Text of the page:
Irene Britton Smith was born in Chicago on December 22, 1907. Her father was a clerk in a manufacturing company and her mother was a self-taught pianist. When Irene was 10, her parents separated and she was sent to a Catholic boarding school for a year. Later, she and her sister took piano lessons from V. Emanuel Johnson, who made them play duets. When Irene was in high school, she developed an interest to learn how to play the violin and started to teach here herself on her sister’s instrument.
After high school, Irene had ambitions to study music at Northwestern University but her parents couldn't afford it. Instead, she attended a two-year course at Chicago Normal School to prepare herself to teach in the elementary grades. After being assigned to teach primary grades in the Chicago public schools, she decided to take a course in music theory, which she had longed to study for many years. She took one course a year at the American Conservatory, beginning with theory and harmony for two years, then progressing through form and analysis, and counterpoint.
Berean Baptist Church
During the 1930s, Irene attended the Berean Baptist Church along with a good number of other musicians who were well-known in the black community. These included Estella Bonds, church organist, and her daughter, Margaret. Smith knew the Bonds family well, and was good friends with Estella's sister Helen. Irene played violin in the all-black Harrison Ferrell Symphony Orchestra, which rehearsed at the church and gave yearly concerts at Kimball Hall. She was later a member of the student orchestra at the American Conservatory.
In 1931, Irene married Herbert E. Smith. Herbert had greater ambitions, and returned to school for a master's degree in chemistry at Bradley University in Peoria. But after he finished his degree, he found that it was still very difficult for qualified blacks to get jobs in Illinois. During the 1940s and 1950s, Irene and her husband lived apart while they both pursued their degrees. She recalled that he would send her a dozen roses on their anniversary, even during their years of separation. They later reunited, and he eventually worked for the U.S. Department of Agriculture. The couple remained childless, and in December 1975 her husband passed away.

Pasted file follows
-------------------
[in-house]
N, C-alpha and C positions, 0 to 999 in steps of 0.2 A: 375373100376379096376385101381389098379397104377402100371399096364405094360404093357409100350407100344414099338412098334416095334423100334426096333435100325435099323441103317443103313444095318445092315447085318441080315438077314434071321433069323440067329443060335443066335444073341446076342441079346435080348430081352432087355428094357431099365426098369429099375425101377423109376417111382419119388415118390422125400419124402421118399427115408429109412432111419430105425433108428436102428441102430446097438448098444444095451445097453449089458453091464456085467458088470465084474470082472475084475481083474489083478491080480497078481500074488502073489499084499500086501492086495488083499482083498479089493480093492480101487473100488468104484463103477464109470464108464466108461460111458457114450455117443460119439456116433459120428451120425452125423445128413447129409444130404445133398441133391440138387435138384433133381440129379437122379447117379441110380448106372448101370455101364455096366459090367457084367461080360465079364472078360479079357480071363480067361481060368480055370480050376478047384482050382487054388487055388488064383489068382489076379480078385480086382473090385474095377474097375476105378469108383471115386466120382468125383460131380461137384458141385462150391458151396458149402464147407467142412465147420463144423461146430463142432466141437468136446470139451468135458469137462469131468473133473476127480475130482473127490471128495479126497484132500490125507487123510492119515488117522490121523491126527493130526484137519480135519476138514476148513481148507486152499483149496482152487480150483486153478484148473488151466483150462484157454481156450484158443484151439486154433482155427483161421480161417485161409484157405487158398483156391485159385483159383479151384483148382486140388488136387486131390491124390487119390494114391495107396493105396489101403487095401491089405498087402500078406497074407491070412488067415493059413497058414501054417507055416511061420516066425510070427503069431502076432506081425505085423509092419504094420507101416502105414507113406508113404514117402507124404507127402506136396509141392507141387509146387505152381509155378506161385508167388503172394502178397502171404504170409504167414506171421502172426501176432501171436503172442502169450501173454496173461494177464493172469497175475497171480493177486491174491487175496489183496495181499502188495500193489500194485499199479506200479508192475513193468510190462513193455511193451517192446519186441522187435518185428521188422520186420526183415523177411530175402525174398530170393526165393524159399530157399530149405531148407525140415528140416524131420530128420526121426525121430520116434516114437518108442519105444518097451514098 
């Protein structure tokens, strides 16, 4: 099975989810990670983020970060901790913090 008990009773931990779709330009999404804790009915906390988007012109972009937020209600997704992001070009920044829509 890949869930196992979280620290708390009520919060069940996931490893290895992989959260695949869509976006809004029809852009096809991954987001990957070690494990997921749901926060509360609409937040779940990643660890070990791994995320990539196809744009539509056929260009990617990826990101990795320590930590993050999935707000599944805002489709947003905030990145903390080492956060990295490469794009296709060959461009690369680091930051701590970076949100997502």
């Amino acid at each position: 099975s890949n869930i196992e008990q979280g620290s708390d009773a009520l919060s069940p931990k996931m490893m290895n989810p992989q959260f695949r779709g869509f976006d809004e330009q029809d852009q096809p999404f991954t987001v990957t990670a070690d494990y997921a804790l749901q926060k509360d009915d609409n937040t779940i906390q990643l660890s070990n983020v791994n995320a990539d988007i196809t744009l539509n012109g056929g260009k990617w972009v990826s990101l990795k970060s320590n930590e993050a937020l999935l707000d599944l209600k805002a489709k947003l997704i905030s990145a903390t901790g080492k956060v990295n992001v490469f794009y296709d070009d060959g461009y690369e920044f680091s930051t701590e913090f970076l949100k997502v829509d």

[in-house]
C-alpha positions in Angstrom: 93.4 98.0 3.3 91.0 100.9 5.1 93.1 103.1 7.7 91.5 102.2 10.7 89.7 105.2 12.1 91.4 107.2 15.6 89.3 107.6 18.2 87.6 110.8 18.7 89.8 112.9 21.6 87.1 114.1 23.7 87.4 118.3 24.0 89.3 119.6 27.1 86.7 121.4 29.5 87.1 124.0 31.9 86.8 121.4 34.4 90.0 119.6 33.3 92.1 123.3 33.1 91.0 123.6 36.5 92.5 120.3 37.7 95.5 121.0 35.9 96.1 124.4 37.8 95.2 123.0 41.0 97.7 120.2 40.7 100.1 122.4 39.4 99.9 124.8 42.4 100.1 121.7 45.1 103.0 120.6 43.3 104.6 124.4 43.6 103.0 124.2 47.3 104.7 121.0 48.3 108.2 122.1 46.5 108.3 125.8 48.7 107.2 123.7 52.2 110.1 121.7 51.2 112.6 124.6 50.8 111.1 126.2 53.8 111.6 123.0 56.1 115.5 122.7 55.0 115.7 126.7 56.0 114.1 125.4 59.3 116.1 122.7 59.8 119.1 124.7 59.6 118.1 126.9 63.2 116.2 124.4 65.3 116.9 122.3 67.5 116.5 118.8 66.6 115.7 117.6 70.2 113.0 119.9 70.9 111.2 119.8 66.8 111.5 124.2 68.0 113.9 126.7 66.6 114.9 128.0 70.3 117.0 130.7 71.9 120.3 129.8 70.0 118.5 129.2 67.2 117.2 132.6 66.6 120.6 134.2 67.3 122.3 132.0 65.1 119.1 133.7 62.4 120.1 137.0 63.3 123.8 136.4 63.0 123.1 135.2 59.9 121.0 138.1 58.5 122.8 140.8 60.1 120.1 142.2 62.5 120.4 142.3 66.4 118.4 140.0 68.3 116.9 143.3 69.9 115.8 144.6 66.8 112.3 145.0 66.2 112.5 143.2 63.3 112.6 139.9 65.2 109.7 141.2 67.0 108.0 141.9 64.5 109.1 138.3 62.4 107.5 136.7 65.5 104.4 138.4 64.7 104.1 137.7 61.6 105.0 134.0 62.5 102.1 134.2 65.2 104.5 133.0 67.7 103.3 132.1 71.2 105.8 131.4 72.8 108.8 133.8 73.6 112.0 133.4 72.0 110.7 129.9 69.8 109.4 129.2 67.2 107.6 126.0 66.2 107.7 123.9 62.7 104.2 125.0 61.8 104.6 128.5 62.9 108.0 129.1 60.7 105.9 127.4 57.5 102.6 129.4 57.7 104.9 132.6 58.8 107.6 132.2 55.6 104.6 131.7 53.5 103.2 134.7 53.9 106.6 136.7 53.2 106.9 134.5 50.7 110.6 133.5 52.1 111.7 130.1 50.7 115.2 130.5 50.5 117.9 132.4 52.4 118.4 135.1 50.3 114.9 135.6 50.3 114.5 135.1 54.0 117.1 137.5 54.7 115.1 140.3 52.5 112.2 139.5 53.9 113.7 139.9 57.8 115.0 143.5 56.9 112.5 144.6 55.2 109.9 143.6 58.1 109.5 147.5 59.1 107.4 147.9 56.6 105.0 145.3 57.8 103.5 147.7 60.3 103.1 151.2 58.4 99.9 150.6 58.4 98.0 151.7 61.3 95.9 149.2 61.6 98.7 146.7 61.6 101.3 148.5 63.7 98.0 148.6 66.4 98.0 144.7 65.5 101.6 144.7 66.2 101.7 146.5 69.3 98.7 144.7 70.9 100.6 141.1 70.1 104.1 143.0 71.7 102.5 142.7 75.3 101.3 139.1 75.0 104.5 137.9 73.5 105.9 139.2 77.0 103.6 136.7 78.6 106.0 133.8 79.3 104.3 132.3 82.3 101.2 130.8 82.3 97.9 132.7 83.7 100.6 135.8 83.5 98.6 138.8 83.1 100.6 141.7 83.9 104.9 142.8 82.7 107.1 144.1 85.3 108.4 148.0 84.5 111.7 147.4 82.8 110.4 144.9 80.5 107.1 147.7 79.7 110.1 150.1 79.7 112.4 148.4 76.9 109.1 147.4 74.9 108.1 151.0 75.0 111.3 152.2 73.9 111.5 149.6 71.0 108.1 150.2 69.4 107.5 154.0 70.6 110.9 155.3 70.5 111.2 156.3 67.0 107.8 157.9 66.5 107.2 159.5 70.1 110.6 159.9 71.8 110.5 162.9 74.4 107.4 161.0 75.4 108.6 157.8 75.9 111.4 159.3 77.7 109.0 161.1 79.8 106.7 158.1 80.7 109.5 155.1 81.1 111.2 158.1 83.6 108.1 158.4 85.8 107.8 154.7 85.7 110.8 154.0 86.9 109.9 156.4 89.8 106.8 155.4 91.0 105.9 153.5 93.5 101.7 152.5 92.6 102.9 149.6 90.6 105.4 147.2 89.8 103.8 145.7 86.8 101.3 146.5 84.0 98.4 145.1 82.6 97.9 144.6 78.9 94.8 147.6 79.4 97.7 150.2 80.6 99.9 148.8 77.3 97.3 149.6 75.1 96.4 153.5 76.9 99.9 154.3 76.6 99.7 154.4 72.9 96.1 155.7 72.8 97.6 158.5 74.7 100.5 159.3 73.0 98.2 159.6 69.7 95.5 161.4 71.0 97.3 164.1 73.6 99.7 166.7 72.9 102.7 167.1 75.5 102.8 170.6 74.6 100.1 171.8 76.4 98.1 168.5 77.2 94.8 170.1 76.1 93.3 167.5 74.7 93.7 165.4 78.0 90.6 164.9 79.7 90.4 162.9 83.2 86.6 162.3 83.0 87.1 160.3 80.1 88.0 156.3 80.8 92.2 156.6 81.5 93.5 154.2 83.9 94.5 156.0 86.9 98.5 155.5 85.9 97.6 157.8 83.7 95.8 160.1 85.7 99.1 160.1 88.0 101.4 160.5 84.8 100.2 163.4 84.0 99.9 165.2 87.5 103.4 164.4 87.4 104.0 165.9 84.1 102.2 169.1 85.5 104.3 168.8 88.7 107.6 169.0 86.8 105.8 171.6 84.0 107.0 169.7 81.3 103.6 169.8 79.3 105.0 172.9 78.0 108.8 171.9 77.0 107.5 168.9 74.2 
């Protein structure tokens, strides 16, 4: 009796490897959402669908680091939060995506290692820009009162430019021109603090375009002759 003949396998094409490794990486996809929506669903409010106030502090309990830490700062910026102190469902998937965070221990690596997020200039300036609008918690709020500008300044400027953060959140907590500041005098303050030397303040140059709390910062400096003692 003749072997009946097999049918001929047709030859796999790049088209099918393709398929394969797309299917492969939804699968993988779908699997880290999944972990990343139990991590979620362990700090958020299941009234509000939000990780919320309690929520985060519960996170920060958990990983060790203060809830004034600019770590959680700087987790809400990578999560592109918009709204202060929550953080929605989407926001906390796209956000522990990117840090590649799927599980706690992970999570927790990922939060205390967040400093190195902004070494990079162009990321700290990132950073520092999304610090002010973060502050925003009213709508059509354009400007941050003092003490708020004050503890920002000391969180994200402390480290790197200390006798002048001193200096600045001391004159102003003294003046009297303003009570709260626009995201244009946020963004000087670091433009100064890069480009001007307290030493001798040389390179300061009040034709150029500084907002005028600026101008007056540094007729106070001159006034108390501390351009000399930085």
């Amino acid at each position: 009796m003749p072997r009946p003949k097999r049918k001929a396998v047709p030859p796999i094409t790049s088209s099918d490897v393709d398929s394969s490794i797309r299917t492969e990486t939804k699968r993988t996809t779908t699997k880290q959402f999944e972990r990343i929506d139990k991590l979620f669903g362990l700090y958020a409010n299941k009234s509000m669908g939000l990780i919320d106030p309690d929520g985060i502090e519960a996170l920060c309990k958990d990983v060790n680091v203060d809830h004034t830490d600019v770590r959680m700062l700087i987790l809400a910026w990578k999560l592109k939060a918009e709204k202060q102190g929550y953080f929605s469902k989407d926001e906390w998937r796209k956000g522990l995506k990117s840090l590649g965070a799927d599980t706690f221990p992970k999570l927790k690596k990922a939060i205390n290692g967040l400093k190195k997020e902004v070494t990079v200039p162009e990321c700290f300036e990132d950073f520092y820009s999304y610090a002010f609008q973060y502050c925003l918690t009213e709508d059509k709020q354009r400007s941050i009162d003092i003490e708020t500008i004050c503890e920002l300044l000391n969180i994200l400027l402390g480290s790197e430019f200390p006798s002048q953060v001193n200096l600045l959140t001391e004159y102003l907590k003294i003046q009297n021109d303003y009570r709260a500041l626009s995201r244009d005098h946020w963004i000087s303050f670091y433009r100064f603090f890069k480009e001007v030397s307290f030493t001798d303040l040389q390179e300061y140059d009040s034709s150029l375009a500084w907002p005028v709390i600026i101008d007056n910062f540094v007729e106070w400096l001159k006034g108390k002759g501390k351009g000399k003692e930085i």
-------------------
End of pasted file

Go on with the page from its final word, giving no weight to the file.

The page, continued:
Irene and Florence
In 1936, Smith wrote to Florence Price after hearing her give a talk. Price responded with a letter saying, "It was very kind of you to say you enjoyed my little talk at Lincoln Center, and it makes me happy indeed to know that you received encouragement from it. That you find the study of composition such a pleasure indicates that we may expect to hear from you some of these days. I should be very glad to see some of your work if you care to call a few days ahead of time and make an appointment." Smith was too shy to accept Price's invitation. But Price's words encouraged her, and she decided to work toward a degree in theory and composition at the American Conservatory, with the approval of her instructor, Stella Roberts.
Smith's compositions started to gather momentum in 1940-41. During these years, she wrote several ambitious works including Passacaglia and Fugue in C-sharp Minor, Invention in Two Voices for piano, Psalm 46 for chorus and baritone, and Reminiscence for violin and piano. In 1943, after 11 years of study, she completed her bachelor's degree in composition at the American Conservatory. In 1946, Irene’s Fairest Lord Jesus, written for women's voices and organ, was accepted for publication by the prestigious New York publishing firm G. Schirmer. That year she was on sabbatical leave from the Chicago public school system and went to New York for graduate study at the Juilliard School of Music.
Upon returning to Chicago and her classroom teaching, Smith resumed studies in composition with Leon Stein at De Paul University. She spent several summer vacations away from Chicago, studying with well-known composers and teachers. In the summer of 1948, she studied contemporary harmony at the Eastman School of Music with Wayne Barlow. In 1949, she was at Berkshire Music Festival in Tanglewood, working with Hugh Ross in choral conducting and studying composition with Irving Fine. She met Julia Perry and showed her some of her compositions. Smith completed her master's degree in theory and composition at De Paul University in 1956. In the summer of 1958, she fulfilled a dream to study with the famed teacher Nadia Boulanger at the American Conservatory at Fontainebleu, France.
Chicago public schools
Irene Britton Smith taught Reading in the Chicago Public Schools for more than 40 years and last taught at Pershing Elementary School, from 1958 to the year of her retirement, 1978. She adopted the phono-visual method of teaching how to read after attending a demonstration at Northwestern University in 1957. For the next decade, her energies went into giving workshops, and promoting and using this teaching technique. Smith's concern for young people was also evident in her volunteer work as a docent for the Chicago Symphony Orchestra in the Chicago public schools, which she began soon after her retirement from classroom teaching in 1978.
For the last few years of her life, Smith lived in the Montgomery Place Retirement Home on Chicago's South Shore Drive. During this time, her Sonata for Violin and Piano was published and issued on a CD recording. Unfortunately, she had difficulty recognizing her own music because she suffered from Parkinson's disease and Alzheimer's. On February 15th, 1999, at the age of 91, she died of complications from these diseases. Services were held at the Griffin Funeral Home, and she was buried in Lincoln Cemetery, where Florence Price is also buried. In accord with her wishes, her papers and music scores were given to the Center for Black Music Research (CBMR) at Columbia College Chicago.